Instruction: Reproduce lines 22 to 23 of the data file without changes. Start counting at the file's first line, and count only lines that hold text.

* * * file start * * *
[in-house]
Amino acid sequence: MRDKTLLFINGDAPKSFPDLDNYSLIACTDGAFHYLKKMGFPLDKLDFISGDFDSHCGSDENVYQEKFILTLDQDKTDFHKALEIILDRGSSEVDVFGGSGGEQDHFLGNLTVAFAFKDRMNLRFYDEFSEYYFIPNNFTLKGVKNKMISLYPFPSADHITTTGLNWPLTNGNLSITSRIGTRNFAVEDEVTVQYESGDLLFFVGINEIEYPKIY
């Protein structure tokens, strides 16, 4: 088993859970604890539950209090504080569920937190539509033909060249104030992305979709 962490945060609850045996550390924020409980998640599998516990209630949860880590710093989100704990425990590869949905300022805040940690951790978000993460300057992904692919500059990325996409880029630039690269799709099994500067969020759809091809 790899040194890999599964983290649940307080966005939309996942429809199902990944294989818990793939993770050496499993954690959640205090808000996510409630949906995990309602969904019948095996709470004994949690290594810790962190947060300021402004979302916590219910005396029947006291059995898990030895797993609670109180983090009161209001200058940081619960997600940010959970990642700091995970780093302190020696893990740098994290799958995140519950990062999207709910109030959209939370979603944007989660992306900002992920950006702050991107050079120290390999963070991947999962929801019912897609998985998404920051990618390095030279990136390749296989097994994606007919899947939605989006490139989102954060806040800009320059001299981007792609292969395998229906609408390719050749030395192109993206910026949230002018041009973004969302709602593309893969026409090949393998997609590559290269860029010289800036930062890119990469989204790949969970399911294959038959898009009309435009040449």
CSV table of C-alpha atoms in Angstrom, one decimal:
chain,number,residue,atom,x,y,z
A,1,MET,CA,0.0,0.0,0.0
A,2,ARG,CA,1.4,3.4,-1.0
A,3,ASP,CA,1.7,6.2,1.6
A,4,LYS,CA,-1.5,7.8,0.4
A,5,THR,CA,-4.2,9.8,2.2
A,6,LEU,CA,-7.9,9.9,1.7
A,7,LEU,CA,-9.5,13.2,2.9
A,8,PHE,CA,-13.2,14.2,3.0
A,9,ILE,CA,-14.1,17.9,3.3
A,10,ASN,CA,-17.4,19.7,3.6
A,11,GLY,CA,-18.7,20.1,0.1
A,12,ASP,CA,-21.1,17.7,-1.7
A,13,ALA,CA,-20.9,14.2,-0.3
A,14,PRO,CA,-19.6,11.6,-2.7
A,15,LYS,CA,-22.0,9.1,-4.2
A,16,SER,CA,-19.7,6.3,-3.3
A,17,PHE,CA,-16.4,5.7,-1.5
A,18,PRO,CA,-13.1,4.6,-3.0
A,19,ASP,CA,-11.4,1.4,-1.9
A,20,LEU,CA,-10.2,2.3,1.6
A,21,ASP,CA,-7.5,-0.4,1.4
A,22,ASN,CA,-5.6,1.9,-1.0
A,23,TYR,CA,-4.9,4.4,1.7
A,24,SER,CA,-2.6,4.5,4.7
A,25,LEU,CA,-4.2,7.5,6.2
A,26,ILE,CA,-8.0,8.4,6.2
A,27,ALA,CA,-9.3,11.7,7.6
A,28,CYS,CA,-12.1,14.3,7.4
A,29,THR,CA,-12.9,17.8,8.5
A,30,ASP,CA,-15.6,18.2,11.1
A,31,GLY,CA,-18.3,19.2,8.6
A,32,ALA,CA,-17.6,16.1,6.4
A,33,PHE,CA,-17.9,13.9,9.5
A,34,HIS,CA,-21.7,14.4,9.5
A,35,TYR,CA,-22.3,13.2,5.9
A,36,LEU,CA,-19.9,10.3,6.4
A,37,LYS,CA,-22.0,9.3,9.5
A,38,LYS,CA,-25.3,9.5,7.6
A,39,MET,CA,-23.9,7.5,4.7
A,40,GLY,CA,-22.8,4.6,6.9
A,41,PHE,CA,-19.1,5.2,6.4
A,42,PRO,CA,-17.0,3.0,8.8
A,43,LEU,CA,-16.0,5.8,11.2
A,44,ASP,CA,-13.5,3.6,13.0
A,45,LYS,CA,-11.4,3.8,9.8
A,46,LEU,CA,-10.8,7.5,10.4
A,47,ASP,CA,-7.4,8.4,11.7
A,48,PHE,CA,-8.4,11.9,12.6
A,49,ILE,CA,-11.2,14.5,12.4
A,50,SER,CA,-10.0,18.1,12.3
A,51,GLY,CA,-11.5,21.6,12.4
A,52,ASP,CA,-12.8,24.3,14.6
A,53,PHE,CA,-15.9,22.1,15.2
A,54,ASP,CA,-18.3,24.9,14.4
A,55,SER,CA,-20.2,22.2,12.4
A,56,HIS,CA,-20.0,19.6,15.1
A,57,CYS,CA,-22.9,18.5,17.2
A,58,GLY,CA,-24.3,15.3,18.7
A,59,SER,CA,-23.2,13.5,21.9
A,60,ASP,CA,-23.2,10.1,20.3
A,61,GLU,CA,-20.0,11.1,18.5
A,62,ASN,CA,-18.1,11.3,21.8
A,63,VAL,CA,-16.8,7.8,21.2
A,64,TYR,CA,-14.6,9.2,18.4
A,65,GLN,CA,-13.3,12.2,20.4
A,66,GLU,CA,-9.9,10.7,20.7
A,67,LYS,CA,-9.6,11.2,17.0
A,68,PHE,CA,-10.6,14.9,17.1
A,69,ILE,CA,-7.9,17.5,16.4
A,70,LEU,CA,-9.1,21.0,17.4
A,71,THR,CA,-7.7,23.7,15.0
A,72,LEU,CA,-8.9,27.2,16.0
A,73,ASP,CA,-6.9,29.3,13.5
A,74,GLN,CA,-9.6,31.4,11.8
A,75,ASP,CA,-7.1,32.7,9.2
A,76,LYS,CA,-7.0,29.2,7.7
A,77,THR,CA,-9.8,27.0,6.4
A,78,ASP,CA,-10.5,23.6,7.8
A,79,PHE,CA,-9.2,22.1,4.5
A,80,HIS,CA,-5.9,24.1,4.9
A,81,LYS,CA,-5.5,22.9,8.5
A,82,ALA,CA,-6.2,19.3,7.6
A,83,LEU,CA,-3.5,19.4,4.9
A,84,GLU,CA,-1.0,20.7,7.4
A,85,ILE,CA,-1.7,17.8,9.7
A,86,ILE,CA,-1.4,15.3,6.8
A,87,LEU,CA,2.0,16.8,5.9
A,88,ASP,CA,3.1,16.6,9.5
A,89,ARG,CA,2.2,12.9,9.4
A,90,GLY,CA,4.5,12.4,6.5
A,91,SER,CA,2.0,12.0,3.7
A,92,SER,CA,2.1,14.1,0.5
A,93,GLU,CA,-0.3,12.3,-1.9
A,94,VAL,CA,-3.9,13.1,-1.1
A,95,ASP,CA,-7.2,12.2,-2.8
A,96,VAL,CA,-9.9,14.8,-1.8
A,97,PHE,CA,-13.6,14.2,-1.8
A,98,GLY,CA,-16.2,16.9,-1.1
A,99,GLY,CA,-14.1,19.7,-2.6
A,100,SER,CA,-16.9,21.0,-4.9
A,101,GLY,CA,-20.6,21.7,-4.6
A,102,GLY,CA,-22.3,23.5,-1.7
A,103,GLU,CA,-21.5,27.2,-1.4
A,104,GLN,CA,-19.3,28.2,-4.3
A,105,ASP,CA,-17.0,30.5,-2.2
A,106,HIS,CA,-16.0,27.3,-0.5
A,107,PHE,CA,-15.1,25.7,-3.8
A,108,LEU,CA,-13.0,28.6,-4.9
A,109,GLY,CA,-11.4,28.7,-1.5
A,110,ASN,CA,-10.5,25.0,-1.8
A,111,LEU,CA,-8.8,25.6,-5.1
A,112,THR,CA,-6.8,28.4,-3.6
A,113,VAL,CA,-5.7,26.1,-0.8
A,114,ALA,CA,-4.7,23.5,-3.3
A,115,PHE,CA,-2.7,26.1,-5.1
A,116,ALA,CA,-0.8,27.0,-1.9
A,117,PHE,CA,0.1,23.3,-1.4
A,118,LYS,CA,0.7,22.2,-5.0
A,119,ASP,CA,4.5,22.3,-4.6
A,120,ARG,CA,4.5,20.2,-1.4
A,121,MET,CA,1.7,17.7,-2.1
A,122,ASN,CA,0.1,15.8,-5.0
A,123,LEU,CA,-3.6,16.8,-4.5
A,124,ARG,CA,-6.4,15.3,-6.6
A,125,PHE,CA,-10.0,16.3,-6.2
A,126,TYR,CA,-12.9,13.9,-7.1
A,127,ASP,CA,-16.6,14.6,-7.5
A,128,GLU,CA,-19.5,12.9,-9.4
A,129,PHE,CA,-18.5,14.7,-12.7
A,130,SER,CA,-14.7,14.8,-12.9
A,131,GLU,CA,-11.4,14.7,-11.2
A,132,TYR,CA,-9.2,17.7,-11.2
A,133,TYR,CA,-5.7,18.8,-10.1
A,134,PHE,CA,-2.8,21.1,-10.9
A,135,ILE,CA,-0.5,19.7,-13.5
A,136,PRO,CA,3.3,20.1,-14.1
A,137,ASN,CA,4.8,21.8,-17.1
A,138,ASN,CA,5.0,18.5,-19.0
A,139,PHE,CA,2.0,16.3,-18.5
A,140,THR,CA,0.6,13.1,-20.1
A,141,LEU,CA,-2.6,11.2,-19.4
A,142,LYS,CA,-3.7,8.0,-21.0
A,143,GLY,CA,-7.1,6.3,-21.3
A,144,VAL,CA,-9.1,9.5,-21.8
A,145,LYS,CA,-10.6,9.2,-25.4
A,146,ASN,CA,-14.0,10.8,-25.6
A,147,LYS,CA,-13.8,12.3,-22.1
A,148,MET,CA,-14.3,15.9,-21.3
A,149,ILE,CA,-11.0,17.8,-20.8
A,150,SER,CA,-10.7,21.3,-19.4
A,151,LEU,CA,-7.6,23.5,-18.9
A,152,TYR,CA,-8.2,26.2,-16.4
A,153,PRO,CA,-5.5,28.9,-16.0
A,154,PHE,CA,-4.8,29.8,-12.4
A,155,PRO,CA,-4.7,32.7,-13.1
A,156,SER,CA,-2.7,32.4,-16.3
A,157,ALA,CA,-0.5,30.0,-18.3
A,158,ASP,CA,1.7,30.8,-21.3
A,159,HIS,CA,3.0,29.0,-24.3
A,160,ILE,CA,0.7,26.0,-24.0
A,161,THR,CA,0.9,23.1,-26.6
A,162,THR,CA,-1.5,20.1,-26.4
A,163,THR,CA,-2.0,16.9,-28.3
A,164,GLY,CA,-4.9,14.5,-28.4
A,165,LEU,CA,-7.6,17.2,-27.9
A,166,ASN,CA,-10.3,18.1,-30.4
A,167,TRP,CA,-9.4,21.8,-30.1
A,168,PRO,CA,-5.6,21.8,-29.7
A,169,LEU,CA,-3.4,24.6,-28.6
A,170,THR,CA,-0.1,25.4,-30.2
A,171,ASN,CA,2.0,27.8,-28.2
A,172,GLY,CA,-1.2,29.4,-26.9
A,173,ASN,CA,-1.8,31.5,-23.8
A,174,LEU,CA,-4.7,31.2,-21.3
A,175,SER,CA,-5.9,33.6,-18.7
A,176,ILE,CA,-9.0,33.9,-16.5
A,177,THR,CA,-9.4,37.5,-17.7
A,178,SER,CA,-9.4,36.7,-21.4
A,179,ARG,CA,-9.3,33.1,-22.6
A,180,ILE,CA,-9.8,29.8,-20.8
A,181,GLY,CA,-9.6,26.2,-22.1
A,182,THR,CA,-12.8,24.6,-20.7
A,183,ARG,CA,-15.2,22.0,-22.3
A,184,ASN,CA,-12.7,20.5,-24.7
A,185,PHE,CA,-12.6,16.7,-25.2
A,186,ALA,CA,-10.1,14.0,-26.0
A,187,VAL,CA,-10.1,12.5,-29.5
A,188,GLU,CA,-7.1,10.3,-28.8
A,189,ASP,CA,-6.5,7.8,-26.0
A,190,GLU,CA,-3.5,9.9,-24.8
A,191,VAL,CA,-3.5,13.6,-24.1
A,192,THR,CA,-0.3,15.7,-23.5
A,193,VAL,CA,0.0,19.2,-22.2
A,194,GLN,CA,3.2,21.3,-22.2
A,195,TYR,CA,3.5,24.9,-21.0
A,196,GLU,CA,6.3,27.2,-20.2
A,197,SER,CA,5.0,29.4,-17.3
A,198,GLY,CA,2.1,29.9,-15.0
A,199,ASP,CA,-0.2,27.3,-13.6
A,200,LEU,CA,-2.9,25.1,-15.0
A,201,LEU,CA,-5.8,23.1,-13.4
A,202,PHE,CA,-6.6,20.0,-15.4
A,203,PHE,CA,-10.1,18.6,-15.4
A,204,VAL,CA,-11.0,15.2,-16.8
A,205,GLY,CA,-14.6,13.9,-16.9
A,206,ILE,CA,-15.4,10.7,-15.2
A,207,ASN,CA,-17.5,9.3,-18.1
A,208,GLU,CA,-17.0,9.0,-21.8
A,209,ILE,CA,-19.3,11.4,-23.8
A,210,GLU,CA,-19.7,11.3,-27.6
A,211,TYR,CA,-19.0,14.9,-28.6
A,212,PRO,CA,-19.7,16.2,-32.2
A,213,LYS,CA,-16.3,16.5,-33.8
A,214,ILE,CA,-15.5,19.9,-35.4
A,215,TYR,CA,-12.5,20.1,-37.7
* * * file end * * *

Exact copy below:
A,17,PHE,CA,-16.4,5.7,-1.5
A,18,PRO,CA,-13.1,4.6,-3.0